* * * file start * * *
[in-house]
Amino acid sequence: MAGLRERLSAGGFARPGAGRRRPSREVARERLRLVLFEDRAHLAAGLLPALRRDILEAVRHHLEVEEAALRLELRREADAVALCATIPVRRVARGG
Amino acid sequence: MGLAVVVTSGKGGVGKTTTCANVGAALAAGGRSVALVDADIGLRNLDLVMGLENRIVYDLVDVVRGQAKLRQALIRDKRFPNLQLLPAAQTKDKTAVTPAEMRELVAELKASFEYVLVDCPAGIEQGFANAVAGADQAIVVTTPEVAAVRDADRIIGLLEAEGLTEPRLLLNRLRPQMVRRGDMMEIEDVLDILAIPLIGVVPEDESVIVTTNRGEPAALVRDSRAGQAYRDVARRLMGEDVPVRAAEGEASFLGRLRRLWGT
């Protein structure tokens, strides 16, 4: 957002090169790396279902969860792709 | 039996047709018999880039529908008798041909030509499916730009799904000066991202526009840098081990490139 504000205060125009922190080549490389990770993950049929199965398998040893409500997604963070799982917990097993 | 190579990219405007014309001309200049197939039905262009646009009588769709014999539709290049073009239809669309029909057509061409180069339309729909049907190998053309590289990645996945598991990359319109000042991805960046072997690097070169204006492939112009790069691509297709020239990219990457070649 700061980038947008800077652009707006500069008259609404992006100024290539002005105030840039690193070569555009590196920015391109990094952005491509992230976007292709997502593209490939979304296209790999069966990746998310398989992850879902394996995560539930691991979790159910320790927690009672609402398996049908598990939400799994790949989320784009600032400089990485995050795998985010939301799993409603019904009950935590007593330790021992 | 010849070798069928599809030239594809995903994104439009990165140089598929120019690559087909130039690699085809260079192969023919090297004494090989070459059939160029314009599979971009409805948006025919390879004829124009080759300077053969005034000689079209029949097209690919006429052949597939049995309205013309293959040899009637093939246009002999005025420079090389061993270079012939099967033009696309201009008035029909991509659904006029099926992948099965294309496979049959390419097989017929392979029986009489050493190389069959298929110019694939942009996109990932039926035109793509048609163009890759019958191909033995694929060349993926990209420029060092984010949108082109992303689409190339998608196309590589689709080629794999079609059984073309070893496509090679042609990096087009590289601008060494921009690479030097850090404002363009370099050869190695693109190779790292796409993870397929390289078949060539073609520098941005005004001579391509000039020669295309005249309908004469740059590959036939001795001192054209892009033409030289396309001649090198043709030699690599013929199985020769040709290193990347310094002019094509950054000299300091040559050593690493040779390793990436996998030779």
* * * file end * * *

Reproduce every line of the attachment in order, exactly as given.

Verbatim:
[in-house]
Amino acid sequence: MAGLRERLSAGGFARPGAGRRRPSREVARERLRLVLFEDRAHLAAGLLPALRRDILEAVRHHLEVEEAALRLELRREADAVALCATIPVRRVARGG
Amino acid sequence: MGLAVVVTSGKGGVGKTTTCANVGAALAAGGRSVALVDADIGLRNLDLVMGLENRIVYDLVDVVRGQAKLRQALIRDKRFPNLQLLPAAQTKDKTAVTPAEMRELVAELKASFEYVLVDCPAGIEQGFANAVAGADQAIVVTTPEVAAVRDADRIIGLLEAEGLTEPRLLLNRLRPQMVRRGDMMEIEDVLDILAIPLIGVVPEDESVIVTTNRGEPAALVRDSRAGQAYRDVARRLMGEDVPVRAAEGEASFLGRLRRLWGT
């Protein structure tokens, strides 16, 4: 957002090169790396279902969860792709 | 039996047709018999880039529908008798041909030509499916730009799904000066991202526009840098081990490139 504000205060125009922190080549490389990770993950049929199965398998040893409500997604963070799982917990097993 | 190579990219405007014309001309200049197939039905262009646009009588769709014999539709290049073009239809669309029909057509061409180069339309729909049907190998053309590289990645996945598991990359319109000042991805960046072997690097070169204006492939112009790069691509297709020239990219990457070649 700061980038947008800077652009707006500069008259609404992006100024290539002005105030840039690193070569555009590196920015391109990094952005491509992230976007292709997502593209490939979304296209790999069966990746998310398989992850879902394996995560539930691991979790159910320790927690009672609402398996049908598990939400799994790949989320784009600032400089990485995050795998985010939301799993409603019904009950935590007593330790021992 | 010849070798069928599809030239594809995903994104439009990165140089598929120019690559087909130039690699085809260079192969023919090297004494090989070459059939160029314009599979971009409805948006025919390879004829124009080759300077053969005034000689079209029949097209690919006429052949597939049995309205013309293959040899009637093939246009002999005025420079090389061993270079012939099967033009696309201009008035029909991509659904006029099926992948099965294309496979049959390419097989017929392979029986009489050493190389069959298929110019694939942009996109990932039926035109793509048609163009890759019958191909033995694929060349993926990209420029060092984010949108082109992303689409190339998608196309590589689709080629794999079609059984073309070893496509090679042609990096087009590289601008060494921009690479030097850090404002363009370099050869190695693109190779790292796409993870397929390289078949060539073609520098941005005004001579391509000039020669295309005249309908004469740059590959036939001795001192054209892009033409030289396309001649090198043709030699690599013929199985020769040709290193990347310094002019094509950054000299300091040559050593690493040779390793990436996998030779």